Logistics industry: We don’t lock down, we knuckle down
15 October 2020
I recently heard a great quote from Skechers logistics VP Sophie Houtmeyers, saying even when the world stops turning, logistics doesn’t stop.
How right that is. In fact, Skechers has experienced order growth, even post-pandemic. But having made a significant investment in staff and systems over the last five years, it has been in a position to support this unexpected growth.
Seize the opportunity. If growth does not present itself, then use the time to lay the groundwork for future business.
Now is the time to have a look at back office functions. Maybe you are relying on three delivery management systems when one would be optimal? Now could be the time to rationalise on to the best option. Maybe you’ve spent the last three years thinking about cloud-based warehouse IT? Now could be the time to get something done about it.
We are delighted to have a thoughtful column from Harry Watts of SEC Group, dealing with how you need to get on top of inventory changes six months into the crisis and deal with the implications this may have on warehouse storage and systems.
In the meantime, there is a lot to be proud of in the logistics industry. Just look at the grocery supply chain. It has been under a lot pf pressure, with acute volume fluctuations, and yet it has coped admirably. Imagine how much worse the situation would be for the public if this key sector did not have the planning, the systems and the hardworking staff to prevail.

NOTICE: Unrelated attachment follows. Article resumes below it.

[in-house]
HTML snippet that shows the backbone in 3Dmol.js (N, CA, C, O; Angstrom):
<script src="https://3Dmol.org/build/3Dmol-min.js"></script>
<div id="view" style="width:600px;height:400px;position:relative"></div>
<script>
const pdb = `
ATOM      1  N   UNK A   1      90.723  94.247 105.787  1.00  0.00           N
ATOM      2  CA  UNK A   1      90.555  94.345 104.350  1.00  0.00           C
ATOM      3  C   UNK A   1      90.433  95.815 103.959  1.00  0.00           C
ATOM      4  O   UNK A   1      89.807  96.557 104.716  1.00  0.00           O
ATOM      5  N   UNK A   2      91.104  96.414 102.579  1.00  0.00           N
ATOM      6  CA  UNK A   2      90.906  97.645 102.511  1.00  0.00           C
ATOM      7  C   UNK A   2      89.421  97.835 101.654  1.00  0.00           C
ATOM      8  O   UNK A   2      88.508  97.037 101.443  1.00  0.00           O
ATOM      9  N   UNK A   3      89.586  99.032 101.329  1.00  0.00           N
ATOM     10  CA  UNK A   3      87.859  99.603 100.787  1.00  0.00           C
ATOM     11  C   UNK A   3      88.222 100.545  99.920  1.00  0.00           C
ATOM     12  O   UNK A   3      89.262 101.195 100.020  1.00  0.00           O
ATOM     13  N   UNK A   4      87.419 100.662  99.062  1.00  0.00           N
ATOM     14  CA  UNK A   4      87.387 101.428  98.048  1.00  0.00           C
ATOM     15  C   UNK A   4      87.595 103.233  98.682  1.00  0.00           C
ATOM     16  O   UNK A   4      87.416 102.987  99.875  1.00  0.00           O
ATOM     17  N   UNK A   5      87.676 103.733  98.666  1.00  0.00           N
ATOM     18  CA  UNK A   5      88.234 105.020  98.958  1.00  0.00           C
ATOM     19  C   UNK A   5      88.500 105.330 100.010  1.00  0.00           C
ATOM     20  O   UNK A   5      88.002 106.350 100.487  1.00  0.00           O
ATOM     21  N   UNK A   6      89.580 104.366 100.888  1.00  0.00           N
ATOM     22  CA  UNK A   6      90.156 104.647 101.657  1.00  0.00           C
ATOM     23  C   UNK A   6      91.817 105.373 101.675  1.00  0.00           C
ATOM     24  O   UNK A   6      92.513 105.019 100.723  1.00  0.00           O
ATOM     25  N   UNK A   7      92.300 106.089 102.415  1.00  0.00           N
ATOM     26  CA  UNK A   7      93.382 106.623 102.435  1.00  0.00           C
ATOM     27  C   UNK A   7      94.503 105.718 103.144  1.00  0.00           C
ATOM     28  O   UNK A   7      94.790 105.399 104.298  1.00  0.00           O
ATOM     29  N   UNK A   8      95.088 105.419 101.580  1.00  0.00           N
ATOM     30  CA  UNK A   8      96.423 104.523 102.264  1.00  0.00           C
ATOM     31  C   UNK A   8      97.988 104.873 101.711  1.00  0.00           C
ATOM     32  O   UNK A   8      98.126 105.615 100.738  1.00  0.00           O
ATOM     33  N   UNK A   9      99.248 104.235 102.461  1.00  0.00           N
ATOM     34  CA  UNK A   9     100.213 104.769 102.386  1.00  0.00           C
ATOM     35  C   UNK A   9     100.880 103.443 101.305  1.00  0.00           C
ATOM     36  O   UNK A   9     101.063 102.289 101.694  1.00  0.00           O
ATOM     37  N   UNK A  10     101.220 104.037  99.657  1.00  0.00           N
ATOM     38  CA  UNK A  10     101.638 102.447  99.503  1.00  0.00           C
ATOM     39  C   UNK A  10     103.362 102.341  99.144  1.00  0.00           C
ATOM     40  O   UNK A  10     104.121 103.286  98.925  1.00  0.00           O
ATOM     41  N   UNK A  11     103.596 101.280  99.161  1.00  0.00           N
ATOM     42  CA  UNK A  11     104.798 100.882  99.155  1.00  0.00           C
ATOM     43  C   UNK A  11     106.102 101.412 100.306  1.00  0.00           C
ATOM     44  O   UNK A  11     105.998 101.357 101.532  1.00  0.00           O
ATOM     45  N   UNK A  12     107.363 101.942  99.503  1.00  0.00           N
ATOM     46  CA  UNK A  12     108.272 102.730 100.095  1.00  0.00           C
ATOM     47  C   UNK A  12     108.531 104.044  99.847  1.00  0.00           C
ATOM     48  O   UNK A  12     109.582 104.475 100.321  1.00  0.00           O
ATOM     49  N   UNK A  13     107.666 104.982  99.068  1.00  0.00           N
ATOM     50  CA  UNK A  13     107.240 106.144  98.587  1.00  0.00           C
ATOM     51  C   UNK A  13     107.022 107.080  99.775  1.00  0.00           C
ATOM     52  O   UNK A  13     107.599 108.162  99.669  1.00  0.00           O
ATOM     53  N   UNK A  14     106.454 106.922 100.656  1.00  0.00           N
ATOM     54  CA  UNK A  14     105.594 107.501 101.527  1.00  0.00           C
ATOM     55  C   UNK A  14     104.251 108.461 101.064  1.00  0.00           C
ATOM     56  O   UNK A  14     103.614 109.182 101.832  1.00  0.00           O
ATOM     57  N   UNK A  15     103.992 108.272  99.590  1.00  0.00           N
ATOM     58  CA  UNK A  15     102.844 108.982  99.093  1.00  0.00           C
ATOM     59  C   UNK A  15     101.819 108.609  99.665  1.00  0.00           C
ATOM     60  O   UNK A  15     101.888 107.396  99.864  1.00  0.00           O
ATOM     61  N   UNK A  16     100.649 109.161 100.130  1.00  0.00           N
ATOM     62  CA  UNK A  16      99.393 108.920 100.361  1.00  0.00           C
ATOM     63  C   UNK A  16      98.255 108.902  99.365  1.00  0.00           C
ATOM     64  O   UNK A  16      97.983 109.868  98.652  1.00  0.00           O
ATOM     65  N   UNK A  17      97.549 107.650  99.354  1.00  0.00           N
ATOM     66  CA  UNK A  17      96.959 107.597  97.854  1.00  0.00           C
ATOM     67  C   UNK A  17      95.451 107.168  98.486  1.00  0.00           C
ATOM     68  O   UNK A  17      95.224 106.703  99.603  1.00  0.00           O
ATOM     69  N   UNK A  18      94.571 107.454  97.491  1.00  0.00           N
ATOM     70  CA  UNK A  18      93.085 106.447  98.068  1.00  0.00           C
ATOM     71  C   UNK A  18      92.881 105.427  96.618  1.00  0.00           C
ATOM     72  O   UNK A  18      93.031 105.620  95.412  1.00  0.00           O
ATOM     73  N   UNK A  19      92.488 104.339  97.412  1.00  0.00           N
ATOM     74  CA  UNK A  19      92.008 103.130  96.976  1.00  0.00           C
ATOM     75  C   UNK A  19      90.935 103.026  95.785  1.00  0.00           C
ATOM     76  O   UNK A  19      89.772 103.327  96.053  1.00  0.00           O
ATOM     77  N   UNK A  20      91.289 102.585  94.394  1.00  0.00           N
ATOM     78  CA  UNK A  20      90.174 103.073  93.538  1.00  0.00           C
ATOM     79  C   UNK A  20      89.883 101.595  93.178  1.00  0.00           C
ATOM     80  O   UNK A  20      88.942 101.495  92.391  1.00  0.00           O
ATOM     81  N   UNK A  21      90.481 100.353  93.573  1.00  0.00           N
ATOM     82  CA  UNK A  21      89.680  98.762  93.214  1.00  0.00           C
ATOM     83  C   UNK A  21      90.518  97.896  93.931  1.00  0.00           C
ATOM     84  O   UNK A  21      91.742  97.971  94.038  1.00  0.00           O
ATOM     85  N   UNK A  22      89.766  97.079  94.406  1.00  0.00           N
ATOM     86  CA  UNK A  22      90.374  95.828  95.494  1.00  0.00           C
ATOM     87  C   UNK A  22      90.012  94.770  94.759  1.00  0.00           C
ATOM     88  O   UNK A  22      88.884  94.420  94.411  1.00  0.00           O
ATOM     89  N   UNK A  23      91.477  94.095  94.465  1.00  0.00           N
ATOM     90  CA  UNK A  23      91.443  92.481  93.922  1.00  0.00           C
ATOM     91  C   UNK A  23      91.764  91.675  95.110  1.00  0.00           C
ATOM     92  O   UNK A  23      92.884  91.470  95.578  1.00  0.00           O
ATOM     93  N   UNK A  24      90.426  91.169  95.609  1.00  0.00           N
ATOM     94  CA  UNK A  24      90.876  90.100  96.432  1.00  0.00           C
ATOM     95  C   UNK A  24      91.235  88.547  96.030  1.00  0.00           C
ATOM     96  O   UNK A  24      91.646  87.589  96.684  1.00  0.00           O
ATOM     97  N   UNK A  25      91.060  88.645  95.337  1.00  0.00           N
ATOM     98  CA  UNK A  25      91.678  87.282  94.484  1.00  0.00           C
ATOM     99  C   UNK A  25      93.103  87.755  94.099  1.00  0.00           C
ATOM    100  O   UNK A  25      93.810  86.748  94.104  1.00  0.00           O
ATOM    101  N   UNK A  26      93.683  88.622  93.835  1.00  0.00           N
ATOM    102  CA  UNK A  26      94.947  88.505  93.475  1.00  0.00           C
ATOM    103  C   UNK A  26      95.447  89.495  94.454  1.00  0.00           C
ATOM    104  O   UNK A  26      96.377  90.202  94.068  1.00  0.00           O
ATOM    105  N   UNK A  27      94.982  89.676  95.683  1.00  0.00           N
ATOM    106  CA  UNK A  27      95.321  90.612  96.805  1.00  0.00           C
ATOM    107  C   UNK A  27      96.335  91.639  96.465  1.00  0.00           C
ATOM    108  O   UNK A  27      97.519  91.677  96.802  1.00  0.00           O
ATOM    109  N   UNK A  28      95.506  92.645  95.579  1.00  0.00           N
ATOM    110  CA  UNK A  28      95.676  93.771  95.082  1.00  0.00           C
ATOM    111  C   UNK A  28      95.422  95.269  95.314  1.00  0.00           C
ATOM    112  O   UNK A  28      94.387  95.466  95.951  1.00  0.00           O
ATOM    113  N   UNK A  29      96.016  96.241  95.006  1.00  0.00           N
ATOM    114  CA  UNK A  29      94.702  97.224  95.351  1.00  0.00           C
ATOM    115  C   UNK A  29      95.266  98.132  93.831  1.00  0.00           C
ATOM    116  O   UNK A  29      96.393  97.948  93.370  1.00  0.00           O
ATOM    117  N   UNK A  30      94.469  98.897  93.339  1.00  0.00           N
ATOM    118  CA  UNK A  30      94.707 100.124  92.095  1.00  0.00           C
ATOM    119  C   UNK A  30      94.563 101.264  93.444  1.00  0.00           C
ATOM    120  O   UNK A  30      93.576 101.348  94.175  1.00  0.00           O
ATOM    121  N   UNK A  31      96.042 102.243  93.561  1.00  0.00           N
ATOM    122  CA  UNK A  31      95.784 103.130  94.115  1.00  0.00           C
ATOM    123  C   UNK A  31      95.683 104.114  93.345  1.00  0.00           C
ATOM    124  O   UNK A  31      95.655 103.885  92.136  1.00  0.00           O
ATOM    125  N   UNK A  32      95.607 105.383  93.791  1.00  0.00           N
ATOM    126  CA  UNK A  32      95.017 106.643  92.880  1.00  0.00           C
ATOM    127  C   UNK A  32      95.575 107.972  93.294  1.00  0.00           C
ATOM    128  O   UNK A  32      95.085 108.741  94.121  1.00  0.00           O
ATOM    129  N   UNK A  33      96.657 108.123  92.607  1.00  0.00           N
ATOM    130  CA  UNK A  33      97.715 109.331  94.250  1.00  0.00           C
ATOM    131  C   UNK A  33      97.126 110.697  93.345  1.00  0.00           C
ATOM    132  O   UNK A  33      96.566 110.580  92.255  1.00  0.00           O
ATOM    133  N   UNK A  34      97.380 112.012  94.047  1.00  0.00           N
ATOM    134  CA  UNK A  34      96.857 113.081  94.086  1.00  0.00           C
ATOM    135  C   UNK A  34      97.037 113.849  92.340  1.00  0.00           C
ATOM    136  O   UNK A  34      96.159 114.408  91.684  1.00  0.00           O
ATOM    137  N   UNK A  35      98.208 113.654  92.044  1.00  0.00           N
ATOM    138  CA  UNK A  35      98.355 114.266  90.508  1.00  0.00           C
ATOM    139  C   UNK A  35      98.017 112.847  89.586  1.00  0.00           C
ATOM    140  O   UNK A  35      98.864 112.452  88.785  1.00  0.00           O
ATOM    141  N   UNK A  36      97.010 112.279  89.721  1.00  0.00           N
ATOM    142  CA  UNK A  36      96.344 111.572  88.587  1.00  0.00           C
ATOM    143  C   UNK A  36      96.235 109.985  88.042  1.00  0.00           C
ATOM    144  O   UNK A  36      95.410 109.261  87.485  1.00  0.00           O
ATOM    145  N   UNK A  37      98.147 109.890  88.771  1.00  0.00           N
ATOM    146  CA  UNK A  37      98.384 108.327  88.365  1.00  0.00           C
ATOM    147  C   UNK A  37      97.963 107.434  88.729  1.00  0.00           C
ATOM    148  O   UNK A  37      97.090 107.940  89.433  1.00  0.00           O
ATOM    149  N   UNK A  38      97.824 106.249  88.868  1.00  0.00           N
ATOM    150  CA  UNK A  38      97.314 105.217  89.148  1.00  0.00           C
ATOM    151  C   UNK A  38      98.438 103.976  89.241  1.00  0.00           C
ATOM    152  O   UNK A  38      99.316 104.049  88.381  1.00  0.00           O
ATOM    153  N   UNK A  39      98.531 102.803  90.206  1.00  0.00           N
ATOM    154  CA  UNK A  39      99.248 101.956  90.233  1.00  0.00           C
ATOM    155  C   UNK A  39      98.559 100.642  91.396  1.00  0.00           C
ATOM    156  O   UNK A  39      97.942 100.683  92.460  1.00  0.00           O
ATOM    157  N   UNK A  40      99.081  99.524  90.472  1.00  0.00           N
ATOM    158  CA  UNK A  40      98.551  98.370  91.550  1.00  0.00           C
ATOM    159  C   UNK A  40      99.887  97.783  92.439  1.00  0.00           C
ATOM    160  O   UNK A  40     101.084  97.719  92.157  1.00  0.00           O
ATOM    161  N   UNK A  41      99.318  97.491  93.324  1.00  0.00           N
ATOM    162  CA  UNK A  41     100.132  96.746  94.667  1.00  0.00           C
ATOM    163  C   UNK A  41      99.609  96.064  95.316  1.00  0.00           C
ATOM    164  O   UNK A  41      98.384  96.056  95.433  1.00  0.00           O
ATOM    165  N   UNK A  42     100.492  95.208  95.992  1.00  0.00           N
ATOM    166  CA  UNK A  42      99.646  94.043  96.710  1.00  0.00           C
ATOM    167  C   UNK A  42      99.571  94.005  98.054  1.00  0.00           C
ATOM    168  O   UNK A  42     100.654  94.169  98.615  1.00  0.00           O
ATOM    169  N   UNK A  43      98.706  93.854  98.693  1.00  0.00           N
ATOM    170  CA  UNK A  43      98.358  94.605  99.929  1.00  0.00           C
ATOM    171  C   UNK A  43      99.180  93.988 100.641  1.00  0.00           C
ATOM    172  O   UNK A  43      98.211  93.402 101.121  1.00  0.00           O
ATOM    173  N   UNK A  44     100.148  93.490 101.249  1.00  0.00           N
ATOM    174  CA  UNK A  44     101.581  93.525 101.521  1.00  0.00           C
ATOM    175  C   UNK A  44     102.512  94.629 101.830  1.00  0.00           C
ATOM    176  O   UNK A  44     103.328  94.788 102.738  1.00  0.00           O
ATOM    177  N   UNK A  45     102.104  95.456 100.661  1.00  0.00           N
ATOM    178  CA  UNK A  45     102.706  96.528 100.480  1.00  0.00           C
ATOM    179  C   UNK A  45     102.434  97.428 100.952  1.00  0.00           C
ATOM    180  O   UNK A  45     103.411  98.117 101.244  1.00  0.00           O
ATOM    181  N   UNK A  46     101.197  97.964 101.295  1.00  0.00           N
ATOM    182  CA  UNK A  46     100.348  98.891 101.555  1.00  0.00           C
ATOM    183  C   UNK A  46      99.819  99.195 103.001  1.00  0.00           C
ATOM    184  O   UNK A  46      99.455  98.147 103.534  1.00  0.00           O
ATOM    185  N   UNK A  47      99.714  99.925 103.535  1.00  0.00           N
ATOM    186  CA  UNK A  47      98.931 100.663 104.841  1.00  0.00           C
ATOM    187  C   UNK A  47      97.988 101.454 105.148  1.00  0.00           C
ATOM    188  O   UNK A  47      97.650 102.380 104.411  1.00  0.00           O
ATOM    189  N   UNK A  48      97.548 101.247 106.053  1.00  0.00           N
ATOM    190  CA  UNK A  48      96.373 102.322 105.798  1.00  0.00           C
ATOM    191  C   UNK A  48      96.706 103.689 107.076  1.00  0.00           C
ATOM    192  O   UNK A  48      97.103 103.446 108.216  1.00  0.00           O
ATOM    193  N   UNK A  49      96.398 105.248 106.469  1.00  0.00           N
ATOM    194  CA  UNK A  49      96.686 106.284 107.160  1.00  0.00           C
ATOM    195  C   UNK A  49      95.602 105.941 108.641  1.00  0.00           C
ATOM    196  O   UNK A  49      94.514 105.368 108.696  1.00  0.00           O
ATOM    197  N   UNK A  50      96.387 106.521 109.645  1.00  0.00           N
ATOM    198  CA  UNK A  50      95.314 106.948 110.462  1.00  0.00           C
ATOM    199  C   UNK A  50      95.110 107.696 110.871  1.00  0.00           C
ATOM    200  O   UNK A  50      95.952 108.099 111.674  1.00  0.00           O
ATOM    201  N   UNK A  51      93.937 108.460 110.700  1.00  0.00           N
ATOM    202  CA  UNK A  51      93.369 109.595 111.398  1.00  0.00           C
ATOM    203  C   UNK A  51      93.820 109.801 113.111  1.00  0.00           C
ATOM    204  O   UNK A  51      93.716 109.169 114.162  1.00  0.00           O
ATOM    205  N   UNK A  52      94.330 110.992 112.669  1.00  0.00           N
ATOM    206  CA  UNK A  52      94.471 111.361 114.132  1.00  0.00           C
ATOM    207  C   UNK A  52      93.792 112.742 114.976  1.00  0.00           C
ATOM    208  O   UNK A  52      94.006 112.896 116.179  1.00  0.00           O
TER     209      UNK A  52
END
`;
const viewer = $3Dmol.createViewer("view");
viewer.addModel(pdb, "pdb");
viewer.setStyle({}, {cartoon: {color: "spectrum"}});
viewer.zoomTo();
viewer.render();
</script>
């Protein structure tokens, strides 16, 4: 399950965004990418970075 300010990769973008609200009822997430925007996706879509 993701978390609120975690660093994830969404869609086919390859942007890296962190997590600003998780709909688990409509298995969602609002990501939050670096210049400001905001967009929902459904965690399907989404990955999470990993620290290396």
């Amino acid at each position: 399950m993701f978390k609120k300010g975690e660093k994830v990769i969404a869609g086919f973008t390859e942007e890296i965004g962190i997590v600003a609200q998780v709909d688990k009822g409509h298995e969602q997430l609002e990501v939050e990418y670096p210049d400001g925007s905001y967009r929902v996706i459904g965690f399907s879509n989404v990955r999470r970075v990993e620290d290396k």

Social distancing in the warehouse has had major knock-on effects on processes. Firms need to carefully plan pick waves to ensure workers are not crowding in the aisles.
This is important as we approach Peak. As warehouses refine their processes, matching waves to order profiles to get goods out quickly and accurately, they will have to also factor in social distancing rules. As a result, this could be a big Peak for automaton, with many retailers looking to see just how much of extra Peak volume can be handled by automated solutions, saving both on the cost of extra employees and also the potential safety headaches they would bring.